Next generation of female business leaders sought

Schools, Board of Trade cultivate entrepreneurship, computer science skills

Simon Fraser computer science student Bria Kindersley is flanked by Mobify co-founders Igor Faletski (left) and John Boxall, who are looking to get more women into computer science | Rob Kruyt

Organizations across Surrey and Metro Vancouver are keying on two crucial segments of the B.C. economy as they try to bring gender parity to businesses in the province.

A recent Statistics Canada survey of small and medium-sized enterprises (SMEs) found that majority ownership is four times higher for men (64.7%) than women (15.7%). The report also found that SMEs owned by females are concentrated in the service sector, including information, administration, healthcare and recreation.

The PowerPlay Young Entrepreneurs initiative, which runs across B.C., is particularly relevant in Surrey, where a quarter of Metro Vancouver’s population lives. In the Surrey School District, 1,200 students in 42 classrooms have participated in the program, which is run in conjunction with the Surrey Board of Trade (SBOT). The aim is to engage students in grades 4-8 in running a small business and developing products, business plans and marketing materials.

The culmination is a Young Entrepreneurs Show, which donates part of its proceeds to charity. Anita Huberman, chief executive officer for the SBOT, said the idea is to start young and find boys and girls who may not necessarily stand out in the traditional sense when it comes to test scores or physical prowess.

“What we’ve found is that these kids excel in entrepreneurship and competition,” Huberman said. “And that was one thing that the teachers were surprised about because [those students] didn’t do well in school – they didn’t have a lot of confidence but they knew how to sell.”

Huberman added that many Surrey families are already steeped in an entrepreneurial mindset. She noted children of immigrant parents are especially receptive to launching business endeavours.

“A lot of them, their parents came from other countries and they see how hard they had to work to be successful here.”

Another sector facing a long road ahead toward gender parity is the fast-growing field of computer science. Despite recent increases in awareness, funding and education, the rate of enrolment for women in computer science has risen only stubbornly over the past five years.

In the University of British Columbia’s computer science undergraduate program, female enrolment rates have risen 5.3 percentage points since 2011 and now sit at 28.7% overall. At Simon Fraser University’s (SFU) school of computing science, the rate is lower for undergraduate students at 17.5%, up from 15.7% in 2011. SFU has a software systems program offering courses at its Burnaby and Surrey campuses.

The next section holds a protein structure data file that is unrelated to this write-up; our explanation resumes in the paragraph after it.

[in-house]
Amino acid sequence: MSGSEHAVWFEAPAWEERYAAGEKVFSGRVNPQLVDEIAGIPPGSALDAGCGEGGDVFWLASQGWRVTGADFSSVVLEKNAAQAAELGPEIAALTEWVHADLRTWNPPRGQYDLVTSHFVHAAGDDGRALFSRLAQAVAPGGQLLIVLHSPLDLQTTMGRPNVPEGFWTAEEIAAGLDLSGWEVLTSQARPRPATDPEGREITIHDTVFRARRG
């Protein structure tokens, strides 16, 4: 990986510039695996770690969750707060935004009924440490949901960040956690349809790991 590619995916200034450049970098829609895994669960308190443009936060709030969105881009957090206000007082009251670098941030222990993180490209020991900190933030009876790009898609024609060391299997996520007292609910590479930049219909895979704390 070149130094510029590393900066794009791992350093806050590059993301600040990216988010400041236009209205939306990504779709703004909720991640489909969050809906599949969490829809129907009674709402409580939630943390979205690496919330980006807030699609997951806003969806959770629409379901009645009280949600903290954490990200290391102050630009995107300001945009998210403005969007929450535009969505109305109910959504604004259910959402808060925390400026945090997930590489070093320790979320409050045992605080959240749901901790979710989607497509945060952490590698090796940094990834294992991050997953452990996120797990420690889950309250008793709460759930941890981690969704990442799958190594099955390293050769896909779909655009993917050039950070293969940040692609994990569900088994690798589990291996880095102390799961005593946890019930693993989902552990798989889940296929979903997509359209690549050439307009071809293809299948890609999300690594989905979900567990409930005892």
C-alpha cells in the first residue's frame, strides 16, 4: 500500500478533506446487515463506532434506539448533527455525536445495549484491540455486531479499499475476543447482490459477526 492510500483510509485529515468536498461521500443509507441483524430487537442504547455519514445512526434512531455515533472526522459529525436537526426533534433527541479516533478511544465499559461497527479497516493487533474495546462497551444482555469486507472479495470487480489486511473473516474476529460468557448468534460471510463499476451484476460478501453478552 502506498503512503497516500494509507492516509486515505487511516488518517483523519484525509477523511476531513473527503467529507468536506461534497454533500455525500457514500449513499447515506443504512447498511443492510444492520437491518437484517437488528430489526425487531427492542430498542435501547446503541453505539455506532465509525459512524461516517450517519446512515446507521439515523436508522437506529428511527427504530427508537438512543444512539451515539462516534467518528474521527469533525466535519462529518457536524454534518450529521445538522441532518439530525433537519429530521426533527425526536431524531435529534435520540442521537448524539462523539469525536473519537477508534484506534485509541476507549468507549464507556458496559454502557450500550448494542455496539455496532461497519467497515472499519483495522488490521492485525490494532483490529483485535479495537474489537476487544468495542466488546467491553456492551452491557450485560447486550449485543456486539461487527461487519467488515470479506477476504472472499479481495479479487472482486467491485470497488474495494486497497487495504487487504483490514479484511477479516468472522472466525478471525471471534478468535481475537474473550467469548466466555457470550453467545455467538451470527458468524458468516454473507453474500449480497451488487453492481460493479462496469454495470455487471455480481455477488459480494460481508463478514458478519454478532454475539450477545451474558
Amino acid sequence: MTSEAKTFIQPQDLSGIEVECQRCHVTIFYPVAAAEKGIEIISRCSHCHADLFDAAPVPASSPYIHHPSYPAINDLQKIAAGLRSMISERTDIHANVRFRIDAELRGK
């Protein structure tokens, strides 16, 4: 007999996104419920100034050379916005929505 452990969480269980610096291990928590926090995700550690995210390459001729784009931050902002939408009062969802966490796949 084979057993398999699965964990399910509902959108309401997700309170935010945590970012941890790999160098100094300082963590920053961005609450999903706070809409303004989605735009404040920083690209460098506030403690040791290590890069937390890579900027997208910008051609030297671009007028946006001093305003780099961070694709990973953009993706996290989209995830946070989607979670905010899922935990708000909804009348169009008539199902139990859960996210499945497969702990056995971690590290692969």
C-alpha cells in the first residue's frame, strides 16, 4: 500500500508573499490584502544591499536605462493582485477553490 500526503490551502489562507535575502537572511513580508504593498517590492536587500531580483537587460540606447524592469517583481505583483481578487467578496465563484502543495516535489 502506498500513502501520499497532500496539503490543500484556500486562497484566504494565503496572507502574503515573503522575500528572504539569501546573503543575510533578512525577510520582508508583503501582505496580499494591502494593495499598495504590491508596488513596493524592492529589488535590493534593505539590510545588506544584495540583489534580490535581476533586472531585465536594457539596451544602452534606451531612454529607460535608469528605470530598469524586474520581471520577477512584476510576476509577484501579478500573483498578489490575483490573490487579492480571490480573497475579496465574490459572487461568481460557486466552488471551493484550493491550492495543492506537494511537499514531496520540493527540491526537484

For Bria Kindersley, the president of SFU’s Women in Computing Science Club, it’s not just about enticing more women into the field, but breaking down industry stereotypes in the process.

Kindersley, a fourth-year student completing a co-op placement at PNI Digital Media Inc., said women are often portrayed one way on TV or in movies when it comes to computing science.

“You have the women, but they have to act like men to be successful,” said Kindersley. “And I feel like a lot of girls will look at that and say, ‘I don’t want to be like that. I want to still be a woman. I don’t just want to be this sort of nerd girl who acts like one of the boys.’”

Having completed a bachelor of mathematics degree at the University of Alberta in 2013, Kindersley decided to follow in the footsteps of her parents, both of whom are in the computing science field. Kindersley’s mother, Sumo, works as a development manager in SFU’s school of computing science department.

Kindersley said awareness and office culture have definitely changed, and that instances of bias against females have declined, but the industry needs to promote its female leaders so younger women have proper role models to look up to.

“I would say it’s definitely still male-dominated,” she said. “Obviously we’ve made great strides in a lot of ways, you don’t face the kind of blatant sexism that you heard about in the past. I’ve never experienced anyone being blatantly sexist. But a lot of it’s exposure – you just don’t see a lot of women or successful women in the field.”

The issue is not just a B.C. problem. An article by Fortune magazine last year showed enrolment of women in computer science at major U.S. universities sits at 18% and hasn’t moved much in the past few years either. The story noted that most of the top-paying jobs for college graduates in 2015 went to those with degrees in computer science.

SFU alumni and Mobify co-founders Igor Faletski and John Boxall recently donated $30,000 to the university’s school of computing science, of which $5,000 will go towards the Women in Computing Science Club. One of a number of recent donors to the school, Mobify also recently co-hosted a 12-hour hackathon with SFU’s Women in Computing Science Club and the Women in Engineering Group, in which students created apps for people with disabilities.

Faletski said the idea is to expand the field to everyone, and start much younger in terms of enticement, which will help raise the number of females who take schooling and get subsequent jobs in the field.

“We’re definitely extremely passionate to see that number equalize,” he said. “In many ways it starts at high school and even elementary school.”

Uwe Glaesser, the dean pro tem of  SFU’s faculty of applied sciences, said the school is working on raising enrolment levels to gender parity in a variety of departments.

“It’s important to encourage diversity, and applied sciences is activating programs at several levels aimed at improving the gender balance in our programs,” Glaesser said.